Agnosticism is on the rise among Elon University students this year, mirroring religious tradition trends across the country.
An individual who is agnostic is broadly defined by Merriam-Webster as “one who is not committed to believing in either the existence or nonexistence of God or a god.” Agnostics can hold varying beliefs and backgrounds but are connected by the abstinence from organized religion.
Brian Pennington, a professor of religious studies, said this trend is common in the national 18 to 25 age category.
“One reason we may be seeing a rise in the numbers [at Elon] ... [is] that those numbers are also rising nationally,” Pennington said.
According to the national survey data from the Pew Research Center and the Public Religion Research Institute, since the mid-2000s, the agnostic population of the U.S. has increased from approximately 7% to around 15% of the population.
Elon’s Fall 2019 Registrar’s Report shows a higher percentage of the agnostic student population than any previous Registrar’s Report. The category of agnosticism was not present in any Registrar’s Report before 2013, but it has steadily increased to become one of the top five religious traditions among students.
The 283 students identifying as agnostic in 2019 make up 4.2% of the Elon student body. Despite not being as high as the national percentage, it is the fourth most popular religious category after Catholicism, Christianity and Judaism.
Eleanor Irion, a sophomore and student worker in the Truitt Center for Religious and Spiritual life, said while there are many agnostic students, they regularly show up for religious or spiritual events on campus. Irion is Episcopalian herself but said she attends Catholic, Muslim and Jewish religious events at Elon.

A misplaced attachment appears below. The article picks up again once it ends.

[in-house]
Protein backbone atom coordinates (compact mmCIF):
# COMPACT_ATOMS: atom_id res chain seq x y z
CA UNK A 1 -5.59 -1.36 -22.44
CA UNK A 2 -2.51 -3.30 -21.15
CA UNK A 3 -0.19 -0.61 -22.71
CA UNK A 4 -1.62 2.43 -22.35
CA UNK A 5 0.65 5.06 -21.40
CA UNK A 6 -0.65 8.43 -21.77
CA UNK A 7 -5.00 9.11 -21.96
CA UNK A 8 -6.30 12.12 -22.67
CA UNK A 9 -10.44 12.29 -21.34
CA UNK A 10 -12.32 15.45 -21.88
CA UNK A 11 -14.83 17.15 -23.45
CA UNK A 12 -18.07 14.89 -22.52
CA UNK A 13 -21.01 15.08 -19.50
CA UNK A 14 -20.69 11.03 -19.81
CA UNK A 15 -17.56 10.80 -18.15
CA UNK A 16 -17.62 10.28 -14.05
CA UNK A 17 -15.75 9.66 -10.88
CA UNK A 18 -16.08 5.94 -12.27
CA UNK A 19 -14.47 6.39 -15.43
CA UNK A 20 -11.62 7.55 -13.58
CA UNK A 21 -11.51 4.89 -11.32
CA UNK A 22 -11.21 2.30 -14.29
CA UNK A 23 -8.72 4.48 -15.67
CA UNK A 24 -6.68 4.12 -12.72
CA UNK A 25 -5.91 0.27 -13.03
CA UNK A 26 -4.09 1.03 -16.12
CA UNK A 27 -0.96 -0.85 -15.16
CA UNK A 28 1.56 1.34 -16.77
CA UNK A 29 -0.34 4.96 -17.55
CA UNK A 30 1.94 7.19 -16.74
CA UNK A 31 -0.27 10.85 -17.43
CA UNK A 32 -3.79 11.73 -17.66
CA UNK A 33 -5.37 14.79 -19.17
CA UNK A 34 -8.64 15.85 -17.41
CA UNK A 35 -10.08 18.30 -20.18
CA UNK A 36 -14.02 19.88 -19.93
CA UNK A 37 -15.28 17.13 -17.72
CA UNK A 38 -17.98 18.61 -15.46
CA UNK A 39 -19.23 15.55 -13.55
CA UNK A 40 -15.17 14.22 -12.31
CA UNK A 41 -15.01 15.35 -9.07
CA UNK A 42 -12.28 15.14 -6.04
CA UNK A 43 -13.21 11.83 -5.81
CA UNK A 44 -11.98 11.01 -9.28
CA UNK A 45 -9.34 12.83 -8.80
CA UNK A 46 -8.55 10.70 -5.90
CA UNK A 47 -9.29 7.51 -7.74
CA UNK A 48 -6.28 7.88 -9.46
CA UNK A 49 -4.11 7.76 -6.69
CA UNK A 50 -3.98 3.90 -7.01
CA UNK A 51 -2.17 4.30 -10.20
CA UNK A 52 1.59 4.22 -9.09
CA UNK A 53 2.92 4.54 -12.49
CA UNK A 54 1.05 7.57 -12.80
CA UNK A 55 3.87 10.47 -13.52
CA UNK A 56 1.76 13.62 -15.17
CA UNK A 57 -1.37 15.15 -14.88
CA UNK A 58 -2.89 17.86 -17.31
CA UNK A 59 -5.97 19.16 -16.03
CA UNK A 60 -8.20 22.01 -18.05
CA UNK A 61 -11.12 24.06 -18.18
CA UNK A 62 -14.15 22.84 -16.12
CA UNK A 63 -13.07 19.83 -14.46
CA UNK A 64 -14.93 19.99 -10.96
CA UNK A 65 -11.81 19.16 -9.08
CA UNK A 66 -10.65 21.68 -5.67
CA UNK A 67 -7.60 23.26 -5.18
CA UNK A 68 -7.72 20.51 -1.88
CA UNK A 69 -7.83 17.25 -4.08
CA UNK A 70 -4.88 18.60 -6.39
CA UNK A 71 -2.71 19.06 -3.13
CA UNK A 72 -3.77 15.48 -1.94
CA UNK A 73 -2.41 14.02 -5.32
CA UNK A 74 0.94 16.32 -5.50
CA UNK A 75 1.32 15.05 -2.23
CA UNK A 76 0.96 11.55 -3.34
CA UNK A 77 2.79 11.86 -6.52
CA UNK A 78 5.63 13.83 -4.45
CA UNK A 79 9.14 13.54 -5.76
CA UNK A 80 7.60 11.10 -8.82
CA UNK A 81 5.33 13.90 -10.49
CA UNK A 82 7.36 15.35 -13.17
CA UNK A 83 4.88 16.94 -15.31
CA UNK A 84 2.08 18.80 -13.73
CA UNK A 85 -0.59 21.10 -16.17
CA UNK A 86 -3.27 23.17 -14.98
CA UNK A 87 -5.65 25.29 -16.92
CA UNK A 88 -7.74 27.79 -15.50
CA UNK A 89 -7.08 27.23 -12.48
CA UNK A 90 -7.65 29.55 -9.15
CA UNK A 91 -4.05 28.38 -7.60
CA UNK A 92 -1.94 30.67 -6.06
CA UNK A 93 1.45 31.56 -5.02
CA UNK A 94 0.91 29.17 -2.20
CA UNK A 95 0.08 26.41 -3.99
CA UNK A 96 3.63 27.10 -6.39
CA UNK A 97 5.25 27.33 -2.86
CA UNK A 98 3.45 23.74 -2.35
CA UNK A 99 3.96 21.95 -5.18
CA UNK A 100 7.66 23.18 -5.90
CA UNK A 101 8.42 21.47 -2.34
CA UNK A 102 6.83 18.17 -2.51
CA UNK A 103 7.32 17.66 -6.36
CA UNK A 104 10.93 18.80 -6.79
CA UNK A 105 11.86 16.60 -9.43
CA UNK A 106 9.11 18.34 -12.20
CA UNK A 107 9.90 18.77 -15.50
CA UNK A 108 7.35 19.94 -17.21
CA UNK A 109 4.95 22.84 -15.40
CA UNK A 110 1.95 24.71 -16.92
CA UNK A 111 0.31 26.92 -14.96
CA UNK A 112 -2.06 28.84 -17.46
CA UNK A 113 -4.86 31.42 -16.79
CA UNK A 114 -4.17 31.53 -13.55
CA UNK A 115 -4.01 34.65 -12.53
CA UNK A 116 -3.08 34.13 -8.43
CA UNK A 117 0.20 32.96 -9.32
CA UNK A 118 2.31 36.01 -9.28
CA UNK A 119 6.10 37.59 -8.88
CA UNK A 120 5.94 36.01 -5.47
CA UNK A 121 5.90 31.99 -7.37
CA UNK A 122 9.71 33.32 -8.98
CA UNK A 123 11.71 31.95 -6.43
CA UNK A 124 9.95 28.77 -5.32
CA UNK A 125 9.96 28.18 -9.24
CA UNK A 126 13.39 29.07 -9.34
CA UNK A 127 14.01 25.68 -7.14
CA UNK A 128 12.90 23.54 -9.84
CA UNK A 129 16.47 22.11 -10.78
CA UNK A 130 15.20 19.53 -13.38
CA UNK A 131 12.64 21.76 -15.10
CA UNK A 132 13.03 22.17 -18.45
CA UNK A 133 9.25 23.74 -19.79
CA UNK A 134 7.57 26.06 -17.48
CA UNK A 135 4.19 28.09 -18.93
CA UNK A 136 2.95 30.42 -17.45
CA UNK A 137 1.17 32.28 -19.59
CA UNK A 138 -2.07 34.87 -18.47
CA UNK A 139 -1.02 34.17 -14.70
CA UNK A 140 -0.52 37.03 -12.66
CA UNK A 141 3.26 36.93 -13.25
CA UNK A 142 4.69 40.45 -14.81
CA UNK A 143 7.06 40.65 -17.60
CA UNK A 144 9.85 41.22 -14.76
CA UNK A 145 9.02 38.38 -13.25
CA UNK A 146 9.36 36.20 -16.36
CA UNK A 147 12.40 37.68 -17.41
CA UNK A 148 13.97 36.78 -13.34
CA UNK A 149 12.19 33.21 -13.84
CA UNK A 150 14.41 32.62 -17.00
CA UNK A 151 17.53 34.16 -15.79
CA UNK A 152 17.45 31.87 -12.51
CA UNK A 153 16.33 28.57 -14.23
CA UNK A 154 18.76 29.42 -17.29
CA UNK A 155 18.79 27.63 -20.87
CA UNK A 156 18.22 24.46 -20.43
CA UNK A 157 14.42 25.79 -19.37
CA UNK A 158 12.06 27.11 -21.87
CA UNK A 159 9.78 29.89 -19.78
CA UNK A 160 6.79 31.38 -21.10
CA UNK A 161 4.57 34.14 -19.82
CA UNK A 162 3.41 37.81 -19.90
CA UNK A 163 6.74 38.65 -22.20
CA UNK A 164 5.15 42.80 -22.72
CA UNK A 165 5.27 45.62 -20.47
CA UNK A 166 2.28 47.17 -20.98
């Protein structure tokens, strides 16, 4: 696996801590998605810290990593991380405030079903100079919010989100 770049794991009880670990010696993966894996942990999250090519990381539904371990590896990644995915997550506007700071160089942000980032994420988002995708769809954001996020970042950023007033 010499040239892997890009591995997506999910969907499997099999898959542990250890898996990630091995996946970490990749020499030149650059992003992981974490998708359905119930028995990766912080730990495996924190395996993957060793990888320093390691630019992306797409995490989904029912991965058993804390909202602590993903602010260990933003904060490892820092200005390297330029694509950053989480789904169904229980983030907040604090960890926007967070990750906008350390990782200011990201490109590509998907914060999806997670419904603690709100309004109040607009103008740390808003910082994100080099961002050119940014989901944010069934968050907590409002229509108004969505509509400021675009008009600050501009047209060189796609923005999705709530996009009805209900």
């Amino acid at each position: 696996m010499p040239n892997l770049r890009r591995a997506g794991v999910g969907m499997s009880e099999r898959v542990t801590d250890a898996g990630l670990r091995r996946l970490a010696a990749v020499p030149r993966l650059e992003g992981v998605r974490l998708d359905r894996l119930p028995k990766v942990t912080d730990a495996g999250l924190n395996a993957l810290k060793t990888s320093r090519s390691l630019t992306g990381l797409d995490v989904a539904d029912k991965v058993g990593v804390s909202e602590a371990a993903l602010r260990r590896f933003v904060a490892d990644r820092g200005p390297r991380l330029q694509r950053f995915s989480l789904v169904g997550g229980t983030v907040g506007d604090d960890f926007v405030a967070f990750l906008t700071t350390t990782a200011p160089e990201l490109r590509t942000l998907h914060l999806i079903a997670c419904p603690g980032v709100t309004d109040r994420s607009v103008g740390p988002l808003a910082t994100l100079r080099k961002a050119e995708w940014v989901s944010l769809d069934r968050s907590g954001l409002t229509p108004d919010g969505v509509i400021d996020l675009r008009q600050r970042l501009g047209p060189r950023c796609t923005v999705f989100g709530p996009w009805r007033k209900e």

She said she doesn’t think the data on student religious practices accurately reflects the behavior of the student population. Even if agnostics have trouble “wrapping their minds around” a higher power, Irion said, they still participate in community events.
Rabbi Sandra Lawson, the associate chaplain for Jewish life, thinks agnostics are more present than the data reflects.
“Believing in God is part of the Jewish tradition,” she said. “[It’s] not a requirement.”
Andrew Monteith, a professor of religious studies at Elon University, is well-informed on the history of agnosticism.
“Atheism and agnosticism are better respected than they used to be when you consider that a major theme during the Cold War was a ‘Judeo-Christian America’ set against Communist atheism,” Monteith said.
According to Monteith, if students responding to the Registrar’s Report survey were offered the option of “I don’t know,” many young people would find themselves lumped into one category.
“Since [agnostic] technically means ‘I don’t know,’ it’s a good descriptor for someone who maybe hasn’t figured out their religious inclinations yet,” Monteith said.